The Bridge on the River Kwai (1957)

9.5 Overall Score
Story: 9/10
Acting: 10/10
Visuals: 10/10

Smartly acted classic film

Slow moving plot helps develop characters

Movie Info

Movie Name: The Bridge on the River Kwai

Studio: Horizon Pictures

Genre(s): Drama/Action/Adventure

Release Date(s): October 2, 1957

MPAA Rating: Not Rated


So Saito, any crumpets for tea time?

When a British troop is forced to surrender to the Japanese during World War II, Lt. Colonel Nicholson (Alec Guinness) finds himself butting heads with the head of the camp Colonel Saito (Sessue Hayakawa) over the building a railway bridge.  When Nicholson decides to construct the bridge as a symbol of British fortitude and determination, he starts to become blind to the fact he is aiding the enemy.  As Nicholson and his men construct the bridge, the British are joined by an U. S. officer escapee named Shears (William Holden) in a mission to destroy the bridge before it can be used by the enemy.

Directed by the great David Lean, The Bridge on the River Kwai was based on The Bridge over the River Kwai by Pierre Boulle (who was also responsible for Planet of the Apes).  It was critically acclaimed and the winner of multiple awards.  The Academy Awards gave it Oscars for Best Picture, Best Director, Best Actor (Alec Guinness), Best Writing—Adapted, Best Music—Score, Best Film Editing, Best Cinematography, and Sessue Hayakawa was nominated for Best Supporting Actor for his portrayal of Saito.


Going through the jungle is giving me an idea…what about an invisible alien killer that is taking out a commando squad in the jungle?

Like David Lean’s other big films Dr. Zhivago and Lawrence of Arabia, The Bridge on the River Kwai has a big epic feel.  The movie is over fifty years old but still looks fantastic.  The new Blu-Ray transfer makes the film look (for the most part) that it could have been made yesterday.  The style of shooting and the visuals are great, and the last twenty minutes of film are full of great, tense moments.

The reason the movie still looks so fantastic is that (unlike today’s movies) has no real special effects in the sense that before computer animation, all the stuff had to be done for real.  The destruction of the bridge was such a big event, and it even had to be redone.  A camera man couldn’t get clear of the explosion and the shot had to be aborted.  The train cause damaged and the set had to be rebuilt.  The expensive scene almost was almost lost when the film was “misplaced” before it was developed…fortunately it was found and it became one of the great film endings.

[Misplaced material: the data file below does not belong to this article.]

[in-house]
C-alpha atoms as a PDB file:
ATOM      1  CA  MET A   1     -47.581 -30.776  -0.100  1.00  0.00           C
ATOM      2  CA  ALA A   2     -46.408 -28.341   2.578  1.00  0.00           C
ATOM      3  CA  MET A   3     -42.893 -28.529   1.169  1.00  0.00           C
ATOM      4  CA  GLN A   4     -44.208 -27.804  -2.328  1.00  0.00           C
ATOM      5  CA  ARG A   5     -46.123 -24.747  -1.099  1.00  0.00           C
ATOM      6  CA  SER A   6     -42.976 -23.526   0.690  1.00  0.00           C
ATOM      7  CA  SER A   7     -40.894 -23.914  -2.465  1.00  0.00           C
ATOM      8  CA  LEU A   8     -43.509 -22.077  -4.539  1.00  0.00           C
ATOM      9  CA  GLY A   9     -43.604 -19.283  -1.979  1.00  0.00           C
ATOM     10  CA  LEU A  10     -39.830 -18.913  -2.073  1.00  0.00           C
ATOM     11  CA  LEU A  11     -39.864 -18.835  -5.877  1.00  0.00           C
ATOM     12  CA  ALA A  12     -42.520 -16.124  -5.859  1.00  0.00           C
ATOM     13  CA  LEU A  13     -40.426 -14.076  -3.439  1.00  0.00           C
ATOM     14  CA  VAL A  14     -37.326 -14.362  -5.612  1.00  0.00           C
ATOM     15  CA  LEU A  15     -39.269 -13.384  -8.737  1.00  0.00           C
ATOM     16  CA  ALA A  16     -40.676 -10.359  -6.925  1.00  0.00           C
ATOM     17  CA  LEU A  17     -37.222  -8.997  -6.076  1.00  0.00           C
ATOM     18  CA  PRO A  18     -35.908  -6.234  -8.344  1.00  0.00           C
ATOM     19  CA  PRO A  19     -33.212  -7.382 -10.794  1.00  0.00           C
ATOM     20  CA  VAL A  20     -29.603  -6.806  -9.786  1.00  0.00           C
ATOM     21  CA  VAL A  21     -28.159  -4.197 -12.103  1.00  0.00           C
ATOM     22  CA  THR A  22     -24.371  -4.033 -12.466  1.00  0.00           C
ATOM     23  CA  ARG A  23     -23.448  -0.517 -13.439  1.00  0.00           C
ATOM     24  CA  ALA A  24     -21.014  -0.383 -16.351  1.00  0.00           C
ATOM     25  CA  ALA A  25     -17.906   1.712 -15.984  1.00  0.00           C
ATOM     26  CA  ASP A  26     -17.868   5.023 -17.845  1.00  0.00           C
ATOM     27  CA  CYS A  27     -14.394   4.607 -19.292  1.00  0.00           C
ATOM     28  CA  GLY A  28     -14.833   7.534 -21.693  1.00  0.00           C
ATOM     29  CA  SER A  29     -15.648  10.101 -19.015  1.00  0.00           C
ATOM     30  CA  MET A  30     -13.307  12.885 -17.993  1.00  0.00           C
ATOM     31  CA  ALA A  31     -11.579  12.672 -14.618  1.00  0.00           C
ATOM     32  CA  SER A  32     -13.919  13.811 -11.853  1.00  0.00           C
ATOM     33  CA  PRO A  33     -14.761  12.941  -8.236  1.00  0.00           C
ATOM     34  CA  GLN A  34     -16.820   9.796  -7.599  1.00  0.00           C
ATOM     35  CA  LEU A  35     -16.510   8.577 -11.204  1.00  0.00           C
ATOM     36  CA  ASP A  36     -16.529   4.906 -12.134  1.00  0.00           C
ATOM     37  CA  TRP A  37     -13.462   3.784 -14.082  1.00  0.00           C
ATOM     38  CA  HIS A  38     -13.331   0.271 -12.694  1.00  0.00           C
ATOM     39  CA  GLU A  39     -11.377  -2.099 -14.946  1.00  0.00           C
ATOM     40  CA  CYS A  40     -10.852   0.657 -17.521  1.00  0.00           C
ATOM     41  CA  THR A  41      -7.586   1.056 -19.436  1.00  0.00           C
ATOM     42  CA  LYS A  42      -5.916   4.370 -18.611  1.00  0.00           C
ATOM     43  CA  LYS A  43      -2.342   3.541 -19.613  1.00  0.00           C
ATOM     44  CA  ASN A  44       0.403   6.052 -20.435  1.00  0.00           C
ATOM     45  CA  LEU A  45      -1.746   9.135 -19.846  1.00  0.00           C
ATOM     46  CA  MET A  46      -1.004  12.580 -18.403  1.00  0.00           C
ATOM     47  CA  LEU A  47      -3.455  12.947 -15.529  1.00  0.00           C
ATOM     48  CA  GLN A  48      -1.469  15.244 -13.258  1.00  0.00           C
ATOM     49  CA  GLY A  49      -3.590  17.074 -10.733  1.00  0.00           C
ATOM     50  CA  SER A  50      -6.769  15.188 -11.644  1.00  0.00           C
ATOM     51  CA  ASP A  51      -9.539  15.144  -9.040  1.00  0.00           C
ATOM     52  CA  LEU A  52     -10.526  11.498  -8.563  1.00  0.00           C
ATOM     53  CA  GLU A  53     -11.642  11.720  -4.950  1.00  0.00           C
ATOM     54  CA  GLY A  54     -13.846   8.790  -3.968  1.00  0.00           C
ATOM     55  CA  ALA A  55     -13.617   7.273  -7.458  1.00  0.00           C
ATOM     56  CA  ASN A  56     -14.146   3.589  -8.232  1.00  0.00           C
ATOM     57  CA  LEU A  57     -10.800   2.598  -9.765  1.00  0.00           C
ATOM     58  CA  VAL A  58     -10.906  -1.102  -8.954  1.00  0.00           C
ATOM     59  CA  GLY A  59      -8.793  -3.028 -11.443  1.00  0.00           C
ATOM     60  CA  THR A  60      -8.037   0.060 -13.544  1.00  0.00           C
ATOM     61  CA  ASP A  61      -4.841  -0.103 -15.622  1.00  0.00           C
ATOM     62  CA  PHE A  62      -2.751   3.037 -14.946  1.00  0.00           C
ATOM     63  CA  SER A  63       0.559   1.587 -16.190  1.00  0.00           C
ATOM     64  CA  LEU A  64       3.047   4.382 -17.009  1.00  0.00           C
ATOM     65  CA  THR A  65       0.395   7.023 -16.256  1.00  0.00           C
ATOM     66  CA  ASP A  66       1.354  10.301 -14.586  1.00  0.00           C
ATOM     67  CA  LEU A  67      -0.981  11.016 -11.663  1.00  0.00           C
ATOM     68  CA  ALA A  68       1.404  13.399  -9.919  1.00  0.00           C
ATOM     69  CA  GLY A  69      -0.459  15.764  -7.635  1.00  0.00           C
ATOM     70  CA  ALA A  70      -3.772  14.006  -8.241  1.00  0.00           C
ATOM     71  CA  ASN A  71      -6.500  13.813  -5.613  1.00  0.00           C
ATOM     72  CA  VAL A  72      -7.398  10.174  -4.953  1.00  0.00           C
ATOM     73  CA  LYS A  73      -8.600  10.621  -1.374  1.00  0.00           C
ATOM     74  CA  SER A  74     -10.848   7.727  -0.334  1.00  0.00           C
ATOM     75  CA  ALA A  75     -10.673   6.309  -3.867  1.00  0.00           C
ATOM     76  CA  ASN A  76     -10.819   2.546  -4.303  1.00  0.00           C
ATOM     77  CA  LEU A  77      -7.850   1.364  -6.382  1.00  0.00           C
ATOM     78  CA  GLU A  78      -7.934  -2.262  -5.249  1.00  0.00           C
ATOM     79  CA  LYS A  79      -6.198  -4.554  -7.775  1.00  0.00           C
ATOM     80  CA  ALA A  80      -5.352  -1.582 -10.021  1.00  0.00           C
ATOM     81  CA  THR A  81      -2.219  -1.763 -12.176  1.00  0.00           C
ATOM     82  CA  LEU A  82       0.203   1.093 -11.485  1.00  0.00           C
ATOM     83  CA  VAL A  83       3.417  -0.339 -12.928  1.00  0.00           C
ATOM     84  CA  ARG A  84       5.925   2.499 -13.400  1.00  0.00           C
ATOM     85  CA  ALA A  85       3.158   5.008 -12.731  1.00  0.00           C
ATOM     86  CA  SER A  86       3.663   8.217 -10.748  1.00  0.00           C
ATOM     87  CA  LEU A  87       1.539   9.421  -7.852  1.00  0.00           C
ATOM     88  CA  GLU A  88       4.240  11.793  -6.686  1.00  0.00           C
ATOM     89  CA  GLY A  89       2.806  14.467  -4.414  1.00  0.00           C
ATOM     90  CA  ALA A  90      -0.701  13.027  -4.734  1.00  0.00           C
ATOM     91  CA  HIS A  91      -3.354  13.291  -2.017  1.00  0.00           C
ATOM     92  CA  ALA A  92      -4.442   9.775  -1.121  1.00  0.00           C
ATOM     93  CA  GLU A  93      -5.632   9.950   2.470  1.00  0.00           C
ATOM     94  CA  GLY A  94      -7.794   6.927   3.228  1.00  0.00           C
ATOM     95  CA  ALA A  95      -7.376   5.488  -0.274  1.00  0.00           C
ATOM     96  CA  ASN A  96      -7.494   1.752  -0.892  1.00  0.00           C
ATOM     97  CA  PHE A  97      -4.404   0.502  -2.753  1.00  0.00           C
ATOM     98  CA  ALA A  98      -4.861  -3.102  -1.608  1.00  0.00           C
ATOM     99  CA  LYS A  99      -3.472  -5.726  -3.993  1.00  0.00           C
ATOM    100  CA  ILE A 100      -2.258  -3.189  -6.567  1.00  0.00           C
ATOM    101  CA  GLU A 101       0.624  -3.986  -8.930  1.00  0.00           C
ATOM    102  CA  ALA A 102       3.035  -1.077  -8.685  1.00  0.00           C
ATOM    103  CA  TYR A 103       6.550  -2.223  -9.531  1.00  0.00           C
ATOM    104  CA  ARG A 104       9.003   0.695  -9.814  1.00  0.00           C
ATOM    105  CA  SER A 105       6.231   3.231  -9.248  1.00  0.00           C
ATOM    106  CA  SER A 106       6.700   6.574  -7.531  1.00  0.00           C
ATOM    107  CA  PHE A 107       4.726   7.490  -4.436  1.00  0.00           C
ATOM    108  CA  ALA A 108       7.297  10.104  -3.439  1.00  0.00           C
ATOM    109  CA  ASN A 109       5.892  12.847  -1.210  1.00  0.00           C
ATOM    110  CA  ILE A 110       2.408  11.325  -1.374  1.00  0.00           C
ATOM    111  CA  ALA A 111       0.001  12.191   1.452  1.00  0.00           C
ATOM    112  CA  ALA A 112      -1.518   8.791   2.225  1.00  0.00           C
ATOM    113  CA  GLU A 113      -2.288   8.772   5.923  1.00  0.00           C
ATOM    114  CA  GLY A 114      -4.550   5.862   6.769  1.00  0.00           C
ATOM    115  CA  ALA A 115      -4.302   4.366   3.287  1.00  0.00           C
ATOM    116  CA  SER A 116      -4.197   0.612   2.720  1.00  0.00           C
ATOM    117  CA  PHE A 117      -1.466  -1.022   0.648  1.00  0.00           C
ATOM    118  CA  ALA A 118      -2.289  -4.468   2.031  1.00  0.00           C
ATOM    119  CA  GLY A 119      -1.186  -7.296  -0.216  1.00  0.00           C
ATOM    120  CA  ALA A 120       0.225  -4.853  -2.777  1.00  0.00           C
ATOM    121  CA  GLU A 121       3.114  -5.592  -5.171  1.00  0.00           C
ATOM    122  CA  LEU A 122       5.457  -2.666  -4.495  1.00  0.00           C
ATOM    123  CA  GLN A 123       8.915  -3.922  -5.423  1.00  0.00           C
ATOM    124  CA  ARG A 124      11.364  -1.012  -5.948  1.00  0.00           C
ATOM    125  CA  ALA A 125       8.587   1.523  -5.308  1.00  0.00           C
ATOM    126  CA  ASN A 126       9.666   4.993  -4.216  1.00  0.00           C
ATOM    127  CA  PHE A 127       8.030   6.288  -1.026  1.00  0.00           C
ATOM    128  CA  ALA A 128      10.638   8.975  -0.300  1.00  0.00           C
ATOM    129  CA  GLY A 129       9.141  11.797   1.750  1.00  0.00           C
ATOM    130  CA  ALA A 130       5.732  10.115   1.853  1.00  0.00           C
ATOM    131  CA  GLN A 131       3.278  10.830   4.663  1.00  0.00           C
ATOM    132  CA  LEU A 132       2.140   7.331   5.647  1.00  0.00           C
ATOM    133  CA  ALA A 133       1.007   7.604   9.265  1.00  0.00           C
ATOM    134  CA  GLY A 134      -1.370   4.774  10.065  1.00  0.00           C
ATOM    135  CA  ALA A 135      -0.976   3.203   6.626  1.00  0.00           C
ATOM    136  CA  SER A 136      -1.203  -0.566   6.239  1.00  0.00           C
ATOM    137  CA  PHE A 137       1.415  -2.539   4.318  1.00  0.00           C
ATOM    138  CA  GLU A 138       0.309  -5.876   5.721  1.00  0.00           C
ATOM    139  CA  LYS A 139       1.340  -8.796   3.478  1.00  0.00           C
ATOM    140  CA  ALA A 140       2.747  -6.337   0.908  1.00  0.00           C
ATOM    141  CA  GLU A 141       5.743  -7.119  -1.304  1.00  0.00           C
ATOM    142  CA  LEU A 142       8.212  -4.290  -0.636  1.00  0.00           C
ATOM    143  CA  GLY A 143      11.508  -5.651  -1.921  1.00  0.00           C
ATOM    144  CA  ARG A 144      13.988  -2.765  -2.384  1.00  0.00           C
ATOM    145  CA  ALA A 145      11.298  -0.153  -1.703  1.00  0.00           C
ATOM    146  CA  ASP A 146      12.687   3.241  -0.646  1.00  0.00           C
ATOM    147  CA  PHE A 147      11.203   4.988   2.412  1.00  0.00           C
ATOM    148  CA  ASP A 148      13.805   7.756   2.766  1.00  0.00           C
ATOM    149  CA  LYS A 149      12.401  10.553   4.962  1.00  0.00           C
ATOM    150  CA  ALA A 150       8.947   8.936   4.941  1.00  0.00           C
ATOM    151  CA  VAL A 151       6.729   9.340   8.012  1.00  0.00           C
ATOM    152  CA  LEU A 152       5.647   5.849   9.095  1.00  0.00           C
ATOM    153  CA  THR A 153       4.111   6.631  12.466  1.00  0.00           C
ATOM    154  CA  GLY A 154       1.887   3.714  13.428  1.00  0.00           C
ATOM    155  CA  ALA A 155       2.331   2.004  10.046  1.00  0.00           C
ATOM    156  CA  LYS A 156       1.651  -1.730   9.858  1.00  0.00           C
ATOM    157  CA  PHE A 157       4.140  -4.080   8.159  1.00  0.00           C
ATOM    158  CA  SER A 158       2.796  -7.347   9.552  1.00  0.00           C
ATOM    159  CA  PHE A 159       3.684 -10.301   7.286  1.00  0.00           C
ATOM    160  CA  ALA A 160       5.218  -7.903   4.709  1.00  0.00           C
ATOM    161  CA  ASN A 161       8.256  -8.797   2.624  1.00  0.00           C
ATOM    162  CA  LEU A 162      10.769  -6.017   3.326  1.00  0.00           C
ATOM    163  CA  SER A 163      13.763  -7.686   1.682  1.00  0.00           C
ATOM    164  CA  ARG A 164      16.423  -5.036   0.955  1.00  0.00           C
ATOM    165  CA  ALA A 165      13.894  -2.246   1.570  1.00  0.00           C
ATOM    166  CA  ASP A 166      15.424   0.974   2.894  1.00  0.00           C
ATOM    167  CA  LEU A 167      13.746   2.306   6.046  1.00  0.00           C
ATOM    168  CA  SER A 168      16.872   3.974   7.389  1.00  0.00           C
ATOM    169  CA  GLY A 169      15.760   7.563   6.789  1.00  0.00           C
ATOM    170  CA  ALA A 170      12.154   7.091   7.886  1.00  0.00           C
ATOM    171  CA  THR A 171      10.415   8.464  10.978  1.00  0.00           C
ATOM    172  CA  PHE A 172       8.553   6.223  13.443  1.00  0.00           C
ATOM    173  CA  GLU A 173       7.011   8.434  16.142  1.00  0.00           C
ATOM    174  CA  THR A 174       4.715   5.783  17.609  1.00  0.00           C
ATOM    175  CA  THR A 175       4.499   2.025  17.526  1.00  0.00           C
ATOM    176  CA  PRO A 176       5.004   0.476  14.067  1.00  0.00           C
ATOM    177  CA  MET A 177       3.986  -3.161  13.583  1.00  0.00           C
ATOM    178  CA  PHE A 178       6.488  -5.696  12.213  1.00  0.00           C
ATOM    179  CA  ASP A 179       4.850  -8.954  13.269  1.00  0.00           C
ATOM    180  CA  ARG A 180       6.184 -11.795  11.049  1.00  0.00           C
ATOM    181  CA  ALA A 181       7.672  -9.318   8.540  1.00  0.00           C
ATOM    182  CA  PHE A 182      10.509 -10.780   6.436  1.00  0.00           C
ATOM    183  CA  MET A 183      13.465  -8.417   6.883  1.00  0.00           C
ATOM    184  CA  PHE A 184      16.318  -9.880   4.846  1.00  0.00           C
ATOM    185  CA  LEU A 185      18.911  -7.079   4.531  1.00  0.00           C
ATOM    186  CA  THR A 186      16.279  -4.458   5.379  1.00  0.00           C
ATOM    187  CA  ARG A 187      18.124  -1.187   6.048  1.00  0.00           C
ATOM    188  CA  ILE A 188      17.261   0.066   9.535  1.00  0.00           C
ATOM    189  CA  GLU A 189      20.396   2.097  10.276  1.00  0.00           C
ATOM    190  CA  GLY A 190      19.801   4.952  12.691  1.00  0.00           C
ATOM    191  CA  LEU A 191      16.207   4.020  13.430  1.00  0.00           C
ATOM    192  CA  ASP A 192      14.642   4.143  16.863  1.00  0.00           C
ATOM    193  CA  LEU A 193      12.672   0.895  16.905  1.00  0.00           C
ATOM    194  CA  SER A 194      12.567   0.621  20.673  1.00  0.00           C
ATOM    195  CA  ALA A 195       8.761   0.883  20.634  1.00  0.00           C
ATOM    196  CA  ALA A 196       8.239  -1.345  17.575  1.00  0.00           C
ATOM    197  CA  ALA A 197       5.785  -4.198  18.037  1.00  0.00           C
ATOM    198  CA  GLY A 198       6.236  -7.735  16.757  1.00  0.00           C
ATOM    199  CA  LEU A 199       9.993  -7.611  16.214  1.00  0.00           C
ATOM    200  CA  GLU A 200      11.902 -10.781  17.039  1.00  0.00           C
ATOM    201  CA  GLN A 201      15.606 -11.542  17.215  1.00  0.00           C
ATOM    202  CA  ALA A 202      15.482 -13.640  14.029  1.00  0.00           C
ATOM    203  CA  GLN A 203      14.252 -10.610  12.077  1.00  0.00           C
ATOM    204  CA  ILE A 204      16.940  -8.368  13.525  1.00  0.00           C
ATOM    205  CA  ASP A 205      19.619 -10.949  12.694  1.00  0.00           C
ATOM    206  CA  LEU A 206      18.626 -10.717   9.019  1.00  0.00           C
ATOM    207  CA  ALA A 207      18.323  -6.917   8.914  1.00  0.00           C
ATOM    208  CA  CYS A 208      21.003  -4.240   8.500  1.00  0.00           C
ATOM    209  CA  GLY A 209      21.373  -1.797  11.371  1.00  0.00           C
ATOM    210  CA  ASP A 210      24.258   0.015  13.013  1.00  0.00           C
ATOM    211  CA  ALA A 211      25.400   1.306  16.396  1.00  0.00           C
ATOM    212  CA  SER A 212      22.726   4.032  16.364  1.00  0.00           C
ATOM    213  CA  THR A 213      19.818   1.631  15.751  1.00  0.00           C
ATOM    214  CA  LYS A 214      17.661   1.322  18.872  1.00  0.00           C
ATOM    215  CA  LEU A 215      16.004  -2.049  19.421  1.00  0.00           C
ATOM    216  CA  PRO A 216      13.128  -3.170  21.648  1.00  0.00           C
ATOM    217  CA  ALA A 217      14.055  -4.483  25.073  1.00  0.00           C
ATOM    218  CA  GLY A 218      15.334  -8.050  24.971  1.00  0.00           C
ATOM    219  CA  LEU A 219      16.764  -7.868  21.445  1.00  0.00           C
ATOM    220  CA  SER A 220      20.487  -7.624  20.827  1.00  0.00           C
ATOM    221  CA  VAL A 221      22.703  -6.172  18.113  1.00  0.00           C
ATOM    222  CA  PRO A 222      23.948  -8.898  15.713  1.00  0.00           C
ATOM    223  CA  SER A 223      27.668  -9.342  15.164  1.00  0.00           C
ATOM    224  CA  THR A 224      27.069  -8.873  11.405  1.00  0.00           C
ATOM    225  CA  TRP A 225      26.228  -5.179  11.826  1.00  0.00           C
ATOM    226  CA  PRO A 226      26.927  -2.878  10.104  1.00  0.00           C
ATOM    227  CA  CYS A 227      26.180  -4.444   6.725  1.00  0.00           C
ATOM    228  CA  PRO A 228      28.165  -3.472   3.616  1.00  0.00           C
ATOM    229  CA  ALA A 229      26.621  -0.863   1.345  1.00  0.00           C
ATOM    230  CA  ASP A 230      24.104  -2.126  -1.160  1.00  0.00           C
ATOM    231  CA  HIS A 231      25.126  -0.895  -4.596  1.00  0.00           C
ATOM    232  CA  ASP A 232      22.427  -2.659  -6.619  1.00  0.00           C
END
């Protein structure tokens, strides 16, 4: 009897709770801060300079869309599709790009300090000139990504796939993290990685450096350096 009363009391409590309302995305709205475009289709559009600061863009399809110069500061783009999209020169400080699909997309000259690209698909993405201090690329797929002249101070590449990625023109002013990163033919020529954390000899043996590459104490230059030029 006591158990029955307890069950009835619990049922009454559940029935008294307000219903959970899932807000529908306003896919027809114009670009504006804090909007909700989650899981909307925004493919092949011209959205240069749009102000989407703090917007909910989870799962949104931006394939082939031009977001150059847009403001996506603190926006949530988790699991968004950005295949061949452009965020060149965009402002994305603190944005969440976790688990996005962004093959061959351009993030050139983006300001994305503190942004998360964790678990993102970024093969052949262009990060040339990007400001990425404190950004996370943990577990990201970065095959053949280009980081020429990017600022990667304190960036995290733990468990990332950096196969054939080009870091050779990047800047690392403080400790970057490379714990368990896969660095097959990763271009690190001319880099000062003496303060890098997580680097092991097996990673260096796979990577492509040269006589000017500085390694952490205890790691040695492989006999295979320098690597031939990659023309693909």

It is such a nice bridge, maybe we should use it instead of walking through the water

The Bridge on the River Kwai is a slow moving movie but the slow pacing allows for the actors to really develop their characters.  While Guinness gets the most acclaim, Holden also does a nice job as Shears who knows how to con his way around and doesn’t care about the war.  Sessue Hayakawa plays the frustrated and confused Saito who constantly butts heads with Nicholson.  It creates a nice contrast and shows how war can change people since Saito and Nicholson would probably be friends or at least see eye-to-eye.

Despite the other great performances, Guinness really does steal every scene as Nicholson.  His headstrong approach creates such a blindness to the damage he is causing.  The performance is great in that at points you agree with Guinness and you see what he is trying to do.  Like other officers in the troop however, you start to separate from Guinness in his mania and like Holden and the other officers in the demolition squad, you can’t believe he is turning on his own people to protect the bridge.  At the moment when Guinness realizes what he’s done, there is almost a moment where you don’t think he’ll get any chance at redemption but a fortunate fall destroys the bridge that he died to build.

The Bridge on the River Kwai is a classic.  It might be a little long, but it is a double edged sword since it allows for such great acting.  Still, despite its length, you should definitely give The Bridge on the River Kwai a chance if you haven’t seen it.  It might not be as epic as Dr. Zhivago or Lawrence of Arabia, but it still has a big feeling that is rarely found in today’s movies.

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Author: JPRoscoe View all posts by
Follow me on Twitter/Instagram/Letterboxd @JPRoscoe76! Loves all things pop-culture especially if it has a bit of a counter-culture twist. Plays video games (basically from the start when a neighbor brought home an Atari 2600), comic loving (for almost 30 years), and a true critic of movies. Enjoys the art house but also isn't afraid to let in one or two popular movies at the same time.

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